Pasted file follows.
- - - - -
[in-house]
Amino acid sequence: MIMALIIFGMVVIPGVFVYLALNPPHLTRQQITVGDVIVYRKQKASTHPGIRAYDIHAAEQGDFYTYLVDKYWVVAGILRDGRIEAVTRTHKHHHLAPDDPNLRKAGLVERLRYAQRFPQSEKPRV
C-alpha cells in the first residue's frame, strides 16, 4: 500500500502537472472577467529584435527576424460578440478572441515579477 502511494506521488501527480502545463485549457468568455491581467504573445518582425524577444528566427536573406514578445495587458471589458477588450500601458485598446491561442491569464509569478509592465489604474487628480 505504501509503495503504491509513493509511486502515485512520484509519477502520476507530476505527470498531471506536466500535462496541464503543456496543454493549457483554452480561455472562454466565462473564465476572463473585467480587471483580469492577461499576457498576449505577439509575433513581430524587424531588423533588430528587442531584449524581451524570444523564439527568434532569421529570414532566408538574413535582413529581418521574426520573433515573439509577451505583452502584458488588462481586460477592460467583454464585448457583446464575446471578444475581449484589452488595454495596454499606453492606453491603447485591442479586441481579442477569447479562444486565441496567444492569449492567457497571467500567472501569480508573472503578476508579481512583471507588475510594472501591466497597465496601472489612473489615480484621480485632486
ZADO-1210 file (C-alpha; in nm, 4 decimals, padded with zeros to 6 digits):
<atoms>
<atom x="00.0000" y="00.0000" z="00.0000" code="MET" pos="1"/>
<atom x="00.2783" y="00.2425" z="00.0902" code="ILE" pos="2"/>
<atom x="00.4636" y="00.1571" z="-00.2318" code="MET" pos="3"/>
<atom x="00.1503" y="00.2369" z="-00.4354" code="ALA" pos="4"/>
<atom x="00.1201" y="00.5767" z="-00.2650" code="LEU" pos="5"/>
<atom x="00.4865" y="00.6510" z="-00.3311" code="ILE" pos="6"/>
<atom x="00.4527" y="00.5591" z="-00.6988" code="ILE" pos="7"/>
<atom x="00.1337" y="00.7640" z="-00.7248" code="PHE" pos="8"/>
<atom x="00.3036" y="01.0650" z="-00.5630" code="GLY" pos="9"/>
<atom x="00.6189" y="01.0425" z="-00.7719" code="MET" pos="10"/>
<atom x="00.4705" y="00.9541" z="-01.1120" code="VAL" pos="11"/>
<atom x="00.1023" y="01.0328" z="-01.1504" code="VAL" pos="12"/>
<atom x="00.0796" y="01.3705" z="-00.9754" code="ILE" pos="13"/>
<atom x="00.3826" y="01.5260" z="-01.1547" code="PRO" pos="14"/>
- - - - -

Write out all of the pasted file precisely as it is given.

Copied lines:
[in-house]
Amino acid sequence: MIMALIIFGMVVIPGVFVYLALNPPHLTRQQITVGDVIVYRKQKASTHPGIRAYDIHAAEQGDFYTYLVDKYWVVAGILRDGRIEAVTRTHKHHHLAPDDPNLRKAGLVERLRYAQRFPQSEKPRV
C-alpha cells in the first residue's frame, strides 16, 4: 500500500502537472472577467529584435527576424460578440478572441515579477 502511494506521488501527480502545463485549457468568455491581467504573445518582425524577444528566427536573406514578445495587458471589458477588450500601458485598446491561442491569464509569478509592465489604474487628480 505504501509503495503504491509513493509511486502515485512520484509519477502520476507530476505527470498531471506536466500535462496541464503543456496543454493549457483554452480561455472562454466565462473564465476572463473585467480587471483580469492577461499576457498576449505577439509575433513581430524587424531588423533588430528587442531584449524581451524570444523564439527568434532569421529570414532566408538574413535582413529581418521574426520573433515573439509577451505583452502584458488588462481586460477592460467583454464585448457583446464575446471578444475581449484589452488595454495596454499606453492606453491603447485591442479586441481579442477569447479562444486565441496567444492569449492567457497571467500567472501569480508573472503578476508579481512583471507588475510594472501591466497597465496601472489612473489615480484621480485632486
ZADO-1210 file (C-alpha; in nm, 4 decimals, padded with zeros to 6 digits):
<atoms>
<atom x="00.0000" y="00.0000" z="00.0000" code="MET" pos="1"/>
<atom x="00.2783" y="00.2425" z="00.0902" code="ILE" pos="2"/>
<atom x="00.4636" y="00.1571" z="-00.2318" code="MET" pos="3"/>
<atom x="00.1503" y="00.2369" z="-00.4354" code="ALA" pos="4"/>
<atom x="00.1201" y="00.5767" z="-00.2650" code="LEU" pos="5"/>
<atom x="00.4865" y="00.6510" z="-00.3311" code="ILE" pos="6"/>
<atom x="00.4527" y="00.5591" z="-00.6988" code="ILE" pos="7"/>
<atom x="00.1337" y="00.7640" z="-00.7248" code="PHE" pos="8"/>
<atom x="00.3036" y="01.0650" z="-00.5630" code="GLY" pos="9"/>
<atom x="00.6189" y="01.0425" z="-00.7719" code="MET" pos="10"/>
<atom x="00.4705" y="00.9541" z="-01.1120" code="VAL" pos="11"/>
<atom x="00.1023" y="01.0328" z="-01.1504" code="VAL" pos="12"/>
<atom x="00.0796" y="01.3705" z="-00.9754" code="ILE" pos="13"/>
<atom x="00.3826" y="01.5260" z="-01.1547" code="PRO" pos="14"/>